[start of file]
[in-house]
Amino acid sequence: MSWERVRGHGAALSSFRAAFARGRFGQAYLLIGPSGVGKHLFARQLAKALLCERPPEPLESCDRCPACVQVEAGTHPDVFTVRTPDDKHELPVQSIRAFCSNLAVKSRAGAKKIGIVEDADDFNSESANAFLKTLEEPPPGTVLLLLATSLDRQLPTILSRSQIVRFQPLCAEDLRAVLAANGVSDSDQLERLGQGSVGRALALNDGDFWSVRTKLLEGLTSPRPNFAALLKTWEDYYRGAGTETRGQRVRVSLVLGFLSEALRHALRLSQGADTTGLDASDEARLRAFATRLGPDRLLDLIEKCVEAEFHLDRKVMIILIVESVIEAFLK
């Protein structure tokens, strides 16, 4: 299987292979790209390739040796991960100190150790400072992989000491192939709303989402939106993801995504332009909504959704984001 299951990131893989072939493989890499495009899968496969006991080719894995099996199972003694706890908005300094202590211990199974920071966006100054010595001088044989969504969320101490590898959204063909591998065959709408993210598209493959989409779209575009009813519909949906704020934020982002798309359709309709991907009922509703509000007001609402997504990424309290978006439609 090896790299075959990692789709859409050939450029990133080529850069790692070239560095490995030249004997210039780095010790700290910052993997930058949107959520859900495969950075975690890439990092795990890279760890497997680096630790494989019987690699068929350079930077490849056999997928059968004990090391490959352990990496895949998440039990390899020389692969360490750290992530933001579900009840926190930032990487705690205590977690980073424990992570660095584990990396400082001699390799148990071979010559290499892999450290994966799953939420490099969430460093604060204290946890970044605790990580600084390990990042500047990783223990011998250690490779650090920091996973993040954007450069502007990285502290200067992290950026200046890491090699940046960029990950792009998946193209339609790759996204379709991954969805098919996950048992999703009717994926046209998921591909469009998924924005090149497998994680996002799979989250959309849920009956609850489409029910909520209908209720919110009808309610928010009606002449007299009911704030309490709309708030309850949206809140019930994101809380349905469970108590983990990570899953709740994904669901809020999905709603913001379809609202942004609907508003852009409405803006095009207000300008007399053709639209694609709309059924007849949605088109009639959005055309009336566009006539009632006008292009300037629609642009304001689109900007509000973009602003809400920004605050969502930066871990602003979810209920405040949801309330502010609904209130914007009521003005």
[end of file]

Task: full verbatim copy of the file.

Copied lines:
[in-house]
Amino acid sequence: MSWERVRGHGAALSSFRAAFARGRFGQAYLLIGPSGVGKHLFARQLAKALLCERPPEPLESCDRCPACVQVEAGTHPDVFTVRTPDDKHELPVQSIRAFCSNLAVKSRAGAKKIGIVEDADDFNSESANAFLKTLEEPPPGTVLLLLATSLDRQLPTILSRSQIVRFQPLCAEDLRAVLAANGVSDSDQLERLGQGSVGRALALNDGDFWSVRTKLLEGLTSPRPNFAALLKTWEDYYRGAGTETRGQRVRVSLVLGFLSEALRHALRLSQGADTTGLDASDEARLRAFATRLGPDRLLDLIEKCVEAEFHLDRKVMIILIVESVIEAFLK
């Protein structure tokens, strides 16, 4: 299987292979790209390739040796991960100190150790400072992989000491192939709303989402939106993801995504332009909504959704984001 299951990131893989072939493989890499495009899968496969006991080719894995099996199972003694706890908005300094202590211990199974920071966006100054010595001088044989969504969320101490590898959204063909591998065959709408993210598209493959989409779209575009009813519909949906704020934020982002798309359709309709991907009922509703509000007001609402997504990424309290978006439609 090896790299075959990692789709859409050939450029990133080529850069790692070239560095490995030249004997210039780095010790700290910052993997930058949107959520859900495969950075975690890439990092795990890279760890497997680096630790494989019987690699068929350079930077490849056999997928059968004990090391490959352990990496895949998440039990390899020389692969360490750290992530933001579900009840926190930032990487705690205590977690980073424990992570660095584990990396400082001699390799148990071979010559290499892999450290994966799953939420490099969430460093604060204290946890970044605790990580600084390990990042500047990783223990011998250690490779650090920091996973993040954007450069502007990285502290200067992290950026200046890491090699940046960029990950792009998946193209339609790759996204379709991954969805098919996950048992999703009717994926046209998921591909469009998924924005090149497998994680996002799979989250959309849920009956609850489409029910909520209908209720919110009808309610928010009606002449007299009911704030309490709309708030309850949206809140019930994101809380349905469970108590983990990570899953709740994904669901809020999905709603913001379809609202942004609907508003852009409405803006095009207000300008007399053709639209694609709309059924007849949605088109009639959005055309009336566009006539009632006008292009300037629609642009304001689109900007509000973009602003809400920004605050969502930066871990602003979810209920405040949801309330502010609904209130914007009521003005």